When we are out on dates or swiping through our apps, women are known to look for red flags rather than green lights. For many women, our list of deal breakers is so long it’s hard to find any man who fits the right description. Things like differing politics or religion seem like obvious impediments to marriage, but you may be surprised to learn that these things don’t have to be a make it or break it for you romantic future.
How do you determine whether a difference is a deal breaker or an issue that can be worked through as a couple? This question comes up often in my practice as a psychotherapist, so I’ll tackle how to think through three classic ones here.
You Have Very Few Common Interests
Do you and your partner have to both enjoy hiking or cooking together? Is it an automatic deal breaker if he has a taste for death metal while you prefer indie folk? Not necessarily.
While it sounds a lot more fun to be with someone who loves dancing as much as you do, shared passions and interests are not necessarily a reason to break things off. My friend Kristina told me she would have never considered dating someone who was a fan of video games or who devoured sci-fi novels like candy. But then she met Kevin, her now husband. “While dating Kevin, I initially struggled with the fact that we had completely different interests,” she told me. “I used to worry that these differences would make it hard for us to keep up a connection. Once I even tried to read some of his favorite books so that I would be better equipped in proving to him that my dislike was justified in the hopes that I could win him over and he'd share my dislike of his hobbies. It didn't work.”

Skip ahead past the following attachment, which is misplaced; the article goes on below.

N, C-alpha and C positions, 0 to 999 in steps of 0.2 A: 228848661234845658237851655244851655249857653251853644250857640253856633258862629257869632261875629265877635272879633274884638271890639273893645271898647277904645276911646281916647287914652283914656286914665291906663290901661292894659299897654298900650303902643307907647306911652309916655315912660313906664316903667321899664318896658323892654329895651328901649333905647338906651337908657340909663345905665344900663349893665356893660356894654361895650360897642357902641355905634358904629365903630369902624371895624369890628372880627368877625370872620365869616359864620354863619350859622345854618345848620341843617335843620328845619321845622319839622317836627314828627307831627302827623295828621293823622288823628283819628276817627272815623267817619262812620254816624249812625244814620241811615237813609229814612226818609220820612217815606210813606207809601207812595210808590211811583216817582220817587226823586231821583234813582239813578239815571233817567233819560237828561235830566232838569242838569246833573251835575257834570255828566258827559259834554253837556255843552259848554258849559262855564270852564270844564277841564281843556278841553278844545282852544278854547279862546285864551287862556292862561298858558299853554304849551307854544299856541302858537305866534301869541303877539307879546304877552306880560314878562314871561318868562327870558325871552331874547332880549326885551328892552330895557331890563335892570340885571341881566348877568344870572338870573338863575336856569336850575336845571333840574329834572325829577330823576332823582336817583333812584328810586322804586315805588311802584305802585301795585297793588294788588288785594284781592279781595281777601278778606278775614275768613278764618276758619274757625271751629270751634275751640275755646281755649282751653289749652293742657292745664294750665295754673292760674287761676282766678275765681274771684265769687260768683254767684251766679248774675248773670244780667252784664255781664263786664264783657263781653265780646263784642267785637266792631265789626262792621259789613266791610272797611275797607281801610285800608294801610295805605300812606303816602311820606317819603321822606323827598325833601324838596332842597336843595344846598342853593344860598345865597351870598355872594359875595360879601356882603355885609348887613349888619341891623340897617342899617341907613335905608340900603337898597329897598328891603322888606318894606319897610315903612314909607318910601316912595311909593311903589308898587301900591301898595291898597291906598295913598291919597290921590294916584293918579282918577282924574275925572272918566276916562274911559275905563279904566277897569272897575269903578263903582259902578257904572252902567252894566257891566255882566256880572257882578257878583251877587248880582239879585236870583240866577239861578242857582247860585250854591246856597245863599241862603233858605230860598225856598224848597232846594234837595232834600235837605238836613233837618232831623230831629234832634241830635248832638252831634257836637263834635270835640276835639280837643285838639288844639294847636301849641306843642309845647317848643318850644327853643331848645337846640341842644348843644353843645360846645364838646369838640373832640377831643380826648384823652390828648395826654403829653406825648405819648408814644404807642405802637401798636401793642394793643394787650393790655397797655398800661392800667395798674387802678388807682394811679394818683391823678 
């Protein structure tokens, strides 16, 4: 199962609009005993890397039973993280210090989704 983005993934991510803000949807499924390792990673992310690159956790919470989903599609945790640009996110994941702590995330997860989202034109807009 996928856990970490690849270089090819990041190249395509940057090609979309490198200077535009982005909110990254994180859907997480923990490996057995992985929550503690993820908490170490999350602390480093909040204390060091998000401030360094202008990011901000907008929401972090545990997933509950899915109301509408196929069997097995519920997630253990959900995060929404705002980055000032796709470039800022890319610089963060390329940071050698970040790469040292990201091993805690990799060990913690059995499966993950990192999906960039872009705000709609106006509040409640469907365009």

She told me that she learned that she didn’t have to like exactly the same things he did, but she did need to respect his tastes and interests. Respect helped to build a foundation of being free to share their opinions, feelings, and thoughts without feeling judged by the other.
According to psychologist William McKenna, what’s more important than common interests is your ability to compromise. “The ability to be flexible and compromise are foundational to any relationship,” shares McKenna. “Yes, some people’s interests might feel disparate, but perhaps the issue isn’t the distance between your interests. Perhaps it’s your reluctance to compromise that is getting in the way of finding common ground.” If your significant other looks down on your interests or makes fun of them, you might want to take a step back and discuss before moving the relationship forward. But, if you can respect one another’s different passions and have an attitude of compromise you can still have a happy marriage—and maybe even find some common interests you never knew were there.
Your Politics Are Different
We all know that politics can be divisive even when you’re just chatting with a neighbor, so it's easy to assume that having different political views is an automatic deal breaker in romance too. But this isn’t necessarily the case.
I’ve worked with several clients, both in couples and individual therapy, where one partner has very different political views than the other and it doesn’t cause tension in the relationship. They make it work and have a healthy loving relationship. One couple told me that they’ve accepted the fact that they’ll never agree on politics and rarely discuss political issues with each other, knowing that it could easily spiral into a fight.